Oh, what we’d give to visit the studio of Bianca Hester! Hester is an artist/handywoman/creator across all platforms living output is so varied and so unexpected that we can’t quite wrap our heads around the whole of it.
For starters, Hester makes and modifies instruments, orchestrates fruitful installations and collaborations, produces lovely art books, writes with great insight, creates video, turns leftover installation materials into light fixtures for her friends, and, need we say it…MUCH MORE.
Danny Sangra’s FILM NUMBER 9 is an ode to woodsy rambles and sweet leather jackets. It combines a few of our most favorite things— tangly trees, pretty ladies, heavy percussion, and exploration—into a kooky pastoral odyssey.
More of the artist’s films can be spotted over on his Vimeo page, including the trailer for DOOMSDAY KIDS SAY HEY, which combines water towers, chalk drawings and greasy breakfasts into an irresistible set of clues for something we can’t wait to unravel.
Sometimes it’s not a bad thing for art to be inscrutable— provided that its inscrutability invites further attention rather than repelling it. Petra Cortright’s work is nothing if not a cypher, but it certainly makes for alluring objects of interpretation. Cortright’s animated gifs, videos and still image pieces take their aesthetic inspiration straight from the lore of the internet, drawing on misspellings and trailing cursors and emoticons to form genuinely stunning experiences.
Cortright has talked about her love of google image search, weirdo software effects and default settings. “I am a really impatient person,” she said in an interview last year. “Gifs and webcams are so fast, low file size, load fast, they are almost scraps. I like not having the commitment of working with hi-def vid/images.” Viewers need not be scholars in internet history to enjoy the work, however: “Even if the internet references pass over some heads all my work is so extremely visual and people can enjoy it on that level alone,” Cortright clarifies.
Bruno Dicolla’s video Sabotagem is a technicolor dreamscape of hopping bunnies, squirming organic forms (is that a butterfly or a millipede or a flying millipede?) and what look like migrating amoebae. See more of the work on Dicolla’s website and flickr page. In a world designed by us, this is what the iTunes visualizer would look like. Simply beauteous.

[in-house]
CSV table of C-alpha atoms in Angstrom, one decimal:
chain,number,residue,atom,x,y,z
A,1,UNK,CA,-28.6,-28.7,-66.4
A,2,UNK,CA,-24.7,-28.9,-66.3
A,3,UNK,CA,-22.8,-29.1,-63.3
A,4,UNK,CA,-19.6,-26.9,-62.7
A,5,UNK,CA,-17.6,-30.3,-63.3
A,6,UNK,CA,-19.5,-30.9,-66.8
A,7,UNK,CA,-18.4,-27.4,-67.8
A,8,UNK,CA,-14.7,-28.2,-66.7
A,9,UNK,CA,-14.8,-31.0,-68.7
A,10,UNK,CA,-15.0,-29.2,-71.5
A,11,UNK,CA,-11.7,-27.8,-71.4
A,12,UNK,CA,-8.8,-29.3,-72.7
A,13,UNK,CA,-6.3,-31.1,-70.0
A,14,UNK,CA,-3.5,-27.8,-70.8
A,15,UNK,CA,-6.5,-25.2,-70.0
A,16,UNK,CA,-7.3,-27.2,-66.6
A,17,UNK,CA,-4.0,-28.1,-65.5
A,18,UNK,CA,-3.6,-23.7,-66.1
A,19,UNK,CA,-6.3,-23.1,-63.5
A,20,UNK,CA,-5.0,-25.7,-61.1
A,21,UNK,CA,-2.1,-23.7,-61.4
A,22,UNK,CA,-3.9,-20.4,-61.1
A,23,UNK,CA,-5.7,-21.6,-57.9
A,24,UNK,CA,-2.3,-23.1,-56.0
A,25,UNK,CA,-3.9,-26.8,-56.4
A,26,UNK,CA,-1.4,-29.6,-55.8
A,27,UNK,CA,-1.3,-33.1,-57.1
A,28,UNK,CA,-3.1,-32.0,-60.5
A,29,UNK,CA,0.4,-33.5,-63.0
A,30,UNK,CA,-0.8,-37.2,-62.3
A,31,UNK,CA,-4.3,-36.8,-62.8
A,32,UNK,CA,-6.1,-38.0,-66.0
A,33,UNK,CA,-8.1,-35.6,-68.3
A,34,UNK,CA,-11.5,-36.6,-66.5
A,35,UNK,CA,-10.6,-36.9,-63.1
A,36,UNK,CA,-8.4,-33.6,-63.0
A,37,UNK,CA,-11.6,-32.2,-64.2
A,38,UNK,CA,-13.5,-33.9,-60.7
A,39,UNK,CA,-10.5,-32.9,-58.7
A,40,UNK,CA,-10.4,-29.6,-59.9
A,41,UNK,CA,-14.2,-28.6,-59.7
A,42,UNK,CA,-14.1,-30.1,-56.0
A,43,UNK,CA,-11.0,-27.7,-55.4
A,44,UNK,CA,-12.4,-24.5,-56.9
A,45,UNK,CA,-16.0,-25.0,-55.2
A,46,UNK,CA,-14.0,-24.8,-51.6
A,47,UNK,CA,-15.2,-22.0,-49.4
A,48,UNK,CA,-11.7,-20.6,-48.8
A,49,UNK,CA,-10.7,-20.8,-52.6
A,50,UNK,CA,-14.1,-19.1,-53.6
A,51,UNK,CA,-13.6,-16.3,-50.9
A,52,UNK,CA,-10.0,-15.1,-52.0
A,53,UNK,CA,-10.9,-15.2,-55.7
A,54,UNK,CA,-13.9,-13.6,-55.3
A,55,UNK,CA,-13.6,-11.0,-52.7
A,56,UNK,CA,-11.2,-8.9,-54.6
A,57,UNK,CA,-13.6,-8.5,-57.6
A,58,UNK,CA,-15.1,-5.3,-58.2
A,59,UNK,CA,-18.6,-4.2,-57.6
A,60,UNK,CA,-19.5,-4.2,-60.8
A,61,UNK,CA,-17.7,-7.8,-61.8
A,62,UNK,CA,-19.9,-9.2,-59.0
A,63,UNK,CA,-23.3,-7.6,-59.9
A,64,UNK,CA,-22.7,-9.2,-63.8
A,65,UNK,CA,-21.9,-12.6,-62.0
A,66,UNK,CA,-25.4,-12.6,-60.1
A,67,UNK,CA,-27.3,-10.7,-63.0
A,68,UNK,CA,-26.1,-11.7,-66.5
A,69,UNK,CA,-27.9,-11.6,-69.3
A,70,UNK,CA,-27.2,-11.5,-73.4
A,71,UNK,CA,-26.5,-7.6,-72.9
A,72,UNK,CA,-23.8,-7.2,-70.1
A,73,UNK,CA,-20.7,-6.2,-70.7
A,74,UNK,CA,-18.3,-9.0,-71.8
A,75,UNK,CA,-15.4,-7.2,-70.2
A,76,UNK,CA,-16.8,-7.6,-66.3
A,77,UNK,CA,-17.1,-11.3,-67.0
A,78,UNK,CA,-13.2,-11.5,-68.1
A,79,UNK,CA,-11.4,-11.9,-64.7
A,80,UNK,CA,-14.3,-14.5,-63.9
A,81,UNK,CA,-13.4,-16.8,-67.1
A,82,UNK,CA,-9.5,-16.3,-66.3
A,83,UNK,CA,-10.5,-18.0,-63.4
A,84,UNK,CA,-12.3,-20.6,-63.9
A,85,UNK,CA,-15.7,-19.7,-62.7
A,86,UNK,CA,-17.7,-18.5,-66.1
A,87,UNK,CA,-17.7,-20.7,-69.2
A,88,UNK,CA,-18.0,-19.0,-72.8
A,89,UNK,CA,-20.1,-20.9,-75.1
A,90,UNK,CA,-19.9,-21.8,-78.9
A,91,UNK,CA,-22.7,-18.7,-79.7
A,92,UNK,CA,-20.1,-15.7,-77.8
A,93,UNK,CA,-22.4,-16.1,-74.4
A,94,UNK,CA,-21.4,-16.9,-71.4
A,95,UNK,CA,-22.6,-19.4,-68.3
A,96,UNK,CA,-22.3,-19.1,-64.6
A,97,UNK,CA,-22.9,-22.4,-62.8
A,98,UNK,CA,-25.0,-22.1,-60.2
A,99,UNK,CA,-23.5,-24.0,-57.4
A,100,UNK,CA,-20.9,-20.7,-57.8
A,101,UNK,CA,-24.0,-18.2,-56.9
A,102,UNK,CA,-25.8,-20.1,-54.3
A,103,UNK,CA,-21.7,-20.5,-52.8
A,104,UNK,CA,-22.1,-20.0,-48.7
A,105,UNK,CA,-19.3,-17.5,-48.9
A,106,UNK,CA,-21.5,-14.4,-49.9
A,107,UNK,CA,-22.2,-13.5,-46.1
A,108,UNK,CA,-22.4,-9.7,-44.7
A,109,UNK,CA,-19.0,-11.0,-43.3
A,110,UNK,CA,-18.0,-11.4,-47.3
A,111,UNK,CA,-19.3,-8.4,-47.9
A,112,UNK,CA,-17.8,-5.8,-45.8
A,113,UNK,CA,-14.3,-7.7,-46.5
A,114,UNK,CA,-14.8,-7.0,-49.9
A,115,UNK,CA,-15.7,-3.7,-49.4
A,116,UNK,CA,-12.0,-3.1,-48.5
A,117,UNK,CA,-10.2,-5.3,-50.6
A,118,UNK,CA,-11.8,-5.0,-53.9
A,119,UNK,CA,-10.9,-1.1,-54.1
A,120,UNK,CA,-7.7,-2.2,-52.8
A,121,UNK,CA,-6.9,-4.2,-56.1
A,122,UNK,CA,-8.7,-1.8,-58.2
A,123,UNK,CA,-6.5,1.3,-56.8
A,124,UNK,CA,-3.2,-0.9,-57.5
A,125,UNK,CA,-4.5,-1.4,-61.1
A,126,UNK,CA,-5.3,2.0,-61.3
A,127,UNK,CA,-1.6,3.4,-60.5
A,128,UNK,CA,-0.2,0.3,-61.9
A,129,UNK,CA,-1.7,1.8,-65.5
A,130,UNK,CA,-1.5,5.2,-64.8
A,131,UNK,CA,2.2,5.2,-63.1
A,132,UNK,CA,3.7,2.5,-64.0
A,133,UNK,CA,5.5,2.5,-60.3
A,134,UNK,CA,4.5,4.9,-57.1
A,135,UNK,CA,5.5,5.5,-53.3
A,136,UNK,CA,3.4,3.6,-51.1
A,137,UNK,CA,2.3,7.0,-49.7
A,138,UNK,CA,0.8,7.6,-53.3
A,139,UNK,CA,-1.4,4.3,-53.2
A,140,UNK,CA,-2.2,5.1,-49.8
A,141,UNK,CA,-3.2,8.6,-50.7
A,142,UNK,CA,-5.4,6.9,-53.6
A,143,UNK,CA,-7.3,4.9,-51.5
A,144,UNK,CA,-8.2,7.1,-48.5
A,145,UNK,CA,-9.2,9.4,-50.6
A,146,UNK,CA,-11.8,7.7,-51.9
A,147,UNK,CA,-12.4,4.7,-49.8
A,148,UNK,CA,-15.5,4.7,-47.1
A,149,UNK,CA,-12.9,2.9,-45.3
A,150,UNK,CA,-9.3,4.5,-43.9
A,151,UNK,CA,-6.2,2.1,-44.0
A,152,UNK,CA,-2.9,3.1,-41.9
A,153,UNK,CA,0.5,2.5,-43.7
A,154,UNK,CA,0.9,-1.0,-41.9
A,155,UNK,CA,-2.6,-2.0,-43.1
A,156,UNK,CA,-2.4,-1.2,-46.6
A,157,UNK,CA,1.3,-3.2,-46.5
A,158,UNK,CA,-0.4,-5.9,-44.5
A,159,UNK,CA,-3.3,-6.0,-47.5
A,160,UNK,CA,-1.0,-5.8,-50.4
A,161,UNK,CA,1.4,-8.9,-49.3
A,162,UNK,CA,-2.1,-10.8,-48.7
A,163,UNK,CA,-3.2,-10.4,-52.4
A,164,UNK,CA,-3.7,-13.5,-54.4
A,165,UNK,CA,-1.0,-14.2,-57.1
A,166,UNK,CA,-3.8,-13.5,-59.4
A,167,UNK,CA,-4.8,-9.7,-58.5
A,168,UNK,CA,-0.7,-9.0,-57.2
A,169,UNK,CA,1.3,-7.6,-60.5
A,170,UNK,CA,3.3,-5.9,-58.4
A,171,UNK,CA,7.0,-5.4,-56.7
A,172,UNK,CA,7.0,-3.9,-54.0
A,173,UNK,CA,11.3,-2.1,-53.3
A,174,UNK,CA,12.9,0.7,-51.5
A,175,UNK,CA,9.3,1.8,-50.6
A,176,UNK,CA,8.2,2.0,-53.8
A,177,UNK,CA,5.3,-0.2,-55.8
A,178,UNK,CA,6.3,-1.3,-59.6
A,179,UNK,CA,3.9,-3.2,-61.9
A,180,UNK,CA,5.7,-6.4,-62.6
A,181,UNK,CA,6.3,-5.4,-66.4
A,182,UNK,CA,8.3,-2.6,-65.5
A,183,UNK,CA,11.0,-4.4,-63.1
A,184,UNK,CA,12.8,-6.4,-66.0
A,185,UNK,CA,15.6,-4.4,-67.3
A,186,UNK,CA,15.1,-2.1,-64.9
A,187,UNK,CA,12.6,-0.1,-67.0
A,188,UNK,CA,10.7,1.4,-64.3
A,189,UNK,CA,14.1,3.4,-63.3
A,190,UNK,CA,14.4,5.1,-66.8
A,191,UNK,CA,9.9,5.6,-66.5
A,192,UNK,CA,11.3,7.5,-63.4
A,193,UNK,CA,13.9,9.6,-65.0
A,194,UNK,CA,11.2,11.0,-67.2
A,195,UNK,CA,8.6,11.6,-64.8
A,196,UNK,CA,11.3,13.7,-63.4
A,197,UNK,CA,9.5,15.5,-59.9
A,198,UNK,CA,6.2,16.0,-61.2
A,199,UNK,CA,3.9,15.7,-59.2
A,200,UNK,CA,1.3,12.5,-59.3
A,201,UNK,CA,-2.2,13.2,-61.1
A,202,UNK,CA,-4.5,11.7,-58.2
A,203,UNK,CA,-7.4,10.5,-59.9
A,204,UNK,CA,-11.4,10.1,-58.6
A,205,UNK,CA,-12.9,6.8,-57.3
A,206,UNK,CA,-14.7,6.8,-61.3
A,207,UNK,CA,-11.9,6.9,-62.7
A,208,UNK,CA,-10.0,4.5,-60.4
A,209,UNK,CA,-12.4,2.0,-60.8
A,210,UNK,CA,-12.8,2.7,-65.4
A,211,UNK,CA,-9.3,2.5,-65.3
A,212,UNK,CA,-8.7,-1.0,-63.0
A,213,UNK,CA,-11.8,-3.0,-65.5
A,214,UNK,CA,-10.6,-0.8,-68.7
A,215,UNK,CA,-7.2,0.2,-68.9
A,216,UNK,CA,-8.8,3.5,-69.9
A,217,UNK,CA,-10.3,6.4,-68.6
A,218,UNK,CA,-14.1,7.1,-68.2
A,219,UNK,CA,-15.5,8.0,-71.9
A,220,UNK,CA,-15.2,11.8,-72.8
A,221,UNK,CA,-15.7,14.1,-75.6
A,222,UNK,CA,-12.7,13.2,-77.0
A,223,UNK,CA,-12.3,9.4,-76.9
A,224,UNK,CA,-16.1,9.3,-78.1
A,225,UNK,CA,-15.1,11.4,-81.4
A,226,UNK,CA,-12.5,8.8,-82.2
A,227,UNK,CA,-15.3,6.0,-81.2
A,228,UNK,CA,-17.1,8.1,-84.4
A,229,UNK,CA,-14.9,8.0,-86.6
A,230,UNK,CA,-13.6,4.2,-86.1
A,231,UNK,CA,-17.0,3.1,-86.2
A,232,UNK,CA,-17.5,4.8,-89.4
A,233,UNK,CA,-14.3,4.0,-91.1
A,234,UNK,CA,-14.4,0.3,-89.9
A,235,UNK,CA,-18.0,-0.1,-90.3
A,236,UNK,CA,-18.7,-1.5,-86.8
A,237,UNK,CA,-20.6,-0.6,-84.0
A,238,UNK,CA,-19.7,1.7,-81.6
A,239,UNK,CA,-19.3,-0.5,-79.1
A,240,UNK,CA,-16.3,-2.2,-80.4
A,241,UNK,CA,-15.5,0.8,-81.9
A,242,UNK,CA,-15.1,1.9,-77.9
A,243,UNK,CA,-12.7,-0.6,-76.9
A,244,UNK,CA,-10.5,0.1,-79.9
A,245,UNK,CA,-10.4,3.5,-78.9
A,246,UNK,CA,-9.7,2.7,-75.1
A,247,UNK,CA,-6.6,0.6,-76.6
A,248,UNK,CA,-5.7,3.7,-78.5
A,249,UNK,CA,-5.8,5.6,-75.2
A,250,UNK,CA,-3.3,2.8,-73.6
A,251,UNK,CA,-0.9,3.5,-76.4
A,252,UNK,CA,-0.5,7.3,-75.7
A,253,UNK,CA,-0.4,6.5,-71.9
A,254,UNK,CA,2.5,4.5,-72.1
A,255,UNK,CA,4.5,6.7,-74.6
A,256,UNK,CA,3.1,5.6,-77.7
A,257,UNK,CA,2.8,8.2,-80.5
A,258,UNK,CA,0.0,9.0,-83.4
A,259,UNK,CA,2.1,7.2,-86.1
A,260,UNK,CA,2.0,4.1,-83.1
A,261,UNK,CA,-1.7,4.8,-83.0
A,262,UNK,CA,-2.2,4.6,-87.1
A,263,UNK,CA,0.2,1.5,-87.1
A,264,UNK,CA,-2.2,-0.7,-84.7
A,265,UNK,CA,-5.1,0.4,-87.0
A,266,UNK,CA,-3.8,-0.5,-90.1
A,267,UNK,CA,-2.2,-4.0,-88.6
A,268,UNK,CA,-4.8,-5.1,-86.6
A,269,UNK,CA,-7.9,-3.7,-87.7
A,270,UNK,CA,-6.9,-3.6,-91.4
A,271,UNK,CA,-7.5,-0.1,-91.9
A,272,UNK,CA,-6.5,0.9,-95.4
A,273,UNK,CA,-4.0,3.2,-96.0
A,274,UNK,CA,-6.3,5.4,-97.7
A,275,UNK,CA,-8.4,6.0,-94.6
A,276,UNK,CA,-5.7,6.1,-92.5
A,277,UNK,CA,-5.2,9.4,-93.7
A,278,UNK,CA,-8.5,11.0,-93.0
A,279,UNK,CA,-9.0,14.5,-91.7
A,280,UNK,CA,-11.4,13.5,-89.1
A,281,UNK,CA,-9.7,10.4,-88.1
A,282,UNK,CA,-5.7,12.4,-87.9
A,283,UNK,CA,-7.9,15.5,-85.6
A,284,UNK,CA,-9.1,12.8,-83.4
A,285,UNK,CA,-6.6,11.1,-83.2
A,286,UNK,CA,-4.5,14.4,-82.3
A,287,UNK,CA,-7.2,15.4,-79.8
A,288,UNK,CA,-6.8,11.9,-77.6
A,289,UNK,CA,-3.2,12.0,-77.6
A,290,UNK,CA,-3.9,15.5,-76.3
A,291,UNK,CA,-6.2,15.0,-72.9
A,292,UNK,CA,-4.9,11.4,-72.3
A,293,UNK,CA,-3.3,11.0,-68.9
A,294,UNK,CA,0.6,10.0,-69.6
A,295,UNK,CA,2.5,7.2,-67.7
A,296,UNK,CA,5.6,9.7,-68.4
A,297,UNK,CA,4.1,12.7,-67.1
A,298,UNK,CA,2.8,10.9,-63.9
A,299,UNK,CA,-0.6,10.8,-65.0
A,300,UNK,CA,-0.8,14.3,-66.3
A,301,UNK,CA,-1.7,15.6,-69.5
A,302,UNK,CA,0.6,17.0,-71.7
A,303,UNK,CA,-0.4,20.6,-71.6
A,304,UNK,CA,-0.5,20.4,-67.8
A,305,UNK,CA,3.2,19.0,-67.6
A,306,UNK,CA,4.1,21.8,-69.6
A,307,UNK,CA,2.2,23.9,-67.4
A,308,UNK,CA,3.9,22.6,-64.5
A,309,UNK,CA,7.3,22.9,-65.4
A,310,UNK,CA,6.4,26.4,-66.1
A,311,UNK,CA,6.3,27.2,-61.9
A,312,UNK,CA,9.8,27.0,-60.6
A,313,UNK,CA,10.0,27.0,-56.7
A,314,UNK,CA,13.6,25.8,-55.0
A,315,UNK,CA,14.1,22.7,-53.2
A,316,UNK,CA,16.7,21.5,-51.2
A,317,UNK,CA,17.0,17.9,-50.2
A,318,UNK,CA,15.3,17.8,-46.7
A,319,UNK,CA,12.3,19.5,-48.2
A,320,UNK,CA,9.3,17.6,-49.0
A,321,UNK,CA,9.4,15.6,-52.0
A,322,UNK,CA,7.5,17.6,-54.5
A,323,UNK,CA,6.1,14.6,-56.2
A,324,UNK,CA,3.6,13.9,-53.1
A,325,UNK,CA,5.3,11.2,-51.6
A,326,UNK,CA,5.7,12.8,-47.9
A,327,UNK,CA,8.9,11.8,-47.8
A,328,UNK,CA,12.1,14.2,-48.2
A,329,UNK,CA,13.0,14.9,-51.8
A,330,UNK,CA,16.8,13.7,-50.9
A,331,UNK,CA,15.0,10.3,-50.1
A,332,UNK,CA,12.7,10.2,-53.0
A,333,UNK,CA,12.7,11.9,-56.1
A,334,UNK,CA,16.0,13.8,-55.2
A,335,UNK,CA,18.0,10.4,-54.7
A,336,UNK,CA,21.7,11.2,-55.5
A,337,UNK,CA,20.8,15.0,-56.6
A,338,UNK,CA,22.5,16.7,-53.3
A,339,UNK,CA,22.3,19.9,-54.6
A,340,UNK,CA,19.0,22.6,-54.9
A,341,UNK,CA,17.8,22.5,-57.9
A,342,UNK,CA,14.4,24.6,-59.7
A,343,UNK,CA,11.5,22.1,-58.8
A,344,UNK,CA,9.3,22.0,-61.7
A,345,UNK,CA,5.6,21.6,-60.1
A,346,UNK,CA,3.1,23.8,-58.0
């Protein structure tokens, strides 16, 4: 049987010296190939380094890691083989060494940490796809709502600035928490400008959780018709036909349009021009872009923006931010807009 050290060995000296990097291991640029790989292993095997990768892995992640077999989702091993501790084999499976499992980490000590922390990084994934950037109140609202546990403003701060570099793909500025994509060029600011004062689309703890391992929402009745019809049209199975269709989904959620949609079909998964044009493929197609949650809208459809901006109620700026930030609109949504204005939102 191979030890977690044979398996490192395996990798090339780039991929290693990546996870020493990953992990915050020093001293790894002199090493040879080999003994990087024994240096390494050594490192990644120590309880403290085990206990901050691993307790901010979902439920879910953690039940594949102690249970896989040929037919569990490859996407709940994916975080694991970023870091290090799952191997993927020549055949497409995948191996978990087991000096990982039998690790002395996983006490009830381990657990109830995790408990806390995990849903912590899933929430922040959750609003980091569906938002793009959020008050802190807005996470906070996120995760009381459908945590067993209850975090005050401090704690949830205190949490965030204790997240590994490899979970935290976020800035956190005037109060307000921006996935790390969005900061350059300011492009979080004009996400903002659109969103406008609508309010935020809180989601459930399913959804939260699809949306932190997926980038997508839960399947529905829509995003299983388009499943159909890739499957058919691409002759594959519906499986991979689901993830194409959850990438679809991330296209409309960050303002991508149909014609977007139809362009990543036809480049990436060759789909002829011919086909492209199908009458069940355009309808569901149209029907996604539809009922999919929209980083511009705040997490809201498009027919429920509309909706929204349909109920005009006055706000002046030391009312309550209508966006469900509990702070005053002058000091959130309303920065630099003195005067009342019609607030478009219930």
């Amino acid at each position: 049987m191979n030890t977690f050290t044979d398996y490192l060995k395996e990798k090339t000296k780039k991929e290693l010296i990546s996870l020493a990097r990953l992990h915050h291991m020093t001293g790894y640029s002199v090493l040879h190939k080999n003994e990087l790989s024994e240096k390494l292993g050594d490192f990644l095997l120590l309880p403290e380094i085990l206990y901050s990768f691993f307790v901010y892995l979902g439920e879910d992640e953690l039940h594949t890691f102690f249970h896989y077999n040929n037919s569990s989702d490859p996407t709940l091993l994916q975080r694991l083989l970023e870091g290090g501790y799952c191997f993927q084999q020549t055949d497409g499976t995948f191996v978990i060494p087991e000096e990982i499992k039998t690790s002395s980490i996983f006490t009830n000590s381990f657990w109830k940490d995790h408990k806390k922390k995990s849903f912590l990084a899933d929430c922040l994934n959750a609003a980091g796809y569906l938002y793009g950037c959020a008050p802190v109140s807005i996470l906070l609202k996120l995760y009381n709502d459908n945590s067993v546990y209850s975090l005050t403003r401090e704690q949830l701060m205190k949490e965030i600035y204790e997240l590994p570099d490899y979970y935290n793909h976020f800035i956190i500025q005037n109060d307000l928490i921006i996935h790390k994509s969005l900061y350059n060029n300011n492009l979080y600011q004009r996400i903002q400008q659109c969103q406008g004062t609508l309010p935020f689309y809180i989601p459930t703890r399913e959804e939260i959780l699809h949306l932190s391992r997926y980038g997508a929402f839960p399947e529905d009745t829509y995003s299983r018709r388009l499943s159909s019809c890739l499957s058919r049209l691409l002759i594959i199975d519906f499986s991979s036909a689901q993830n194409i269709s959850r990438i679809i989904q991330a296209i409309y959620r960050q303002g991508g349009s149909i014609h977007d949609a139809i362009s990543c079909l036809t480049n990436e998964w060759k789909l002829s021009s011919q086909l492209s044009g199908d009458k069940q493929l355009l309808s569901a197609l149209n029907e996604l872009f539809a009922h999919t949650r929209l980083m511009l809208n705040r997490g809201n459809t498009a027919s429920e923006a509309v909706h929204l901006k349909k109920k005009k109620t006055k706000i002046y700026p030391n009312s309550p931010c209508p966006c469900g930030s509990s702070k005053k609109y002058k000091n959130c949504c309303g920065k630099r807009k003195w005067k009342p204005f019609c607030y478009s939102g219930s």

If it were possible to reproduce Mina Fina’s entire portfolio right here, in this blog post, we’d do it. We like it that much, and want to share it that much. Given the constraints, however, you’ll have to go spelunking on your own. The best we can do is supply a bouquet of links and point to the news page of Mina’s website, which keeps us up to date on her output.
Finally and also worth mentioning is the artist’s interactive experimental comic book project Enoletnica/YearBook. We were lucky enough to obtain a copy of the book project, which is a gorgeous, sturdy diary-calendar divided into twelve months. Cryptic drawings, prompts and designs cover each page, and a sheet of stickers is included for customizing the book. Instructions and further keys to interpreting the book are available each month the book’s corresponding website.
To e is Michael Crowe’s collection of YouTube screen grabs, some of which are altered and some of which are left as found. Try browsing for a minute or two. And then try stopping. Sometimes the simplest things can be profoundly mesmerizing.
Veritable patriarch of contemporary photography William Eggleston is essentially the king of color. But this feature-length film, Stranded in Canton, demonstrates just how masterful of an aesthete Eggleston is– color or no color, frozen images on film or slices of life on video tape.
Shot in the early ’70s on Sony’s revolutionary portable video recorder, Stranded in Canton is a marvel of documentary cinema. It strings together a wildly diverse set of scenes with no narrative thread to speak of, and yet leaves you with an impression of intimacy and voyeuristic thrill.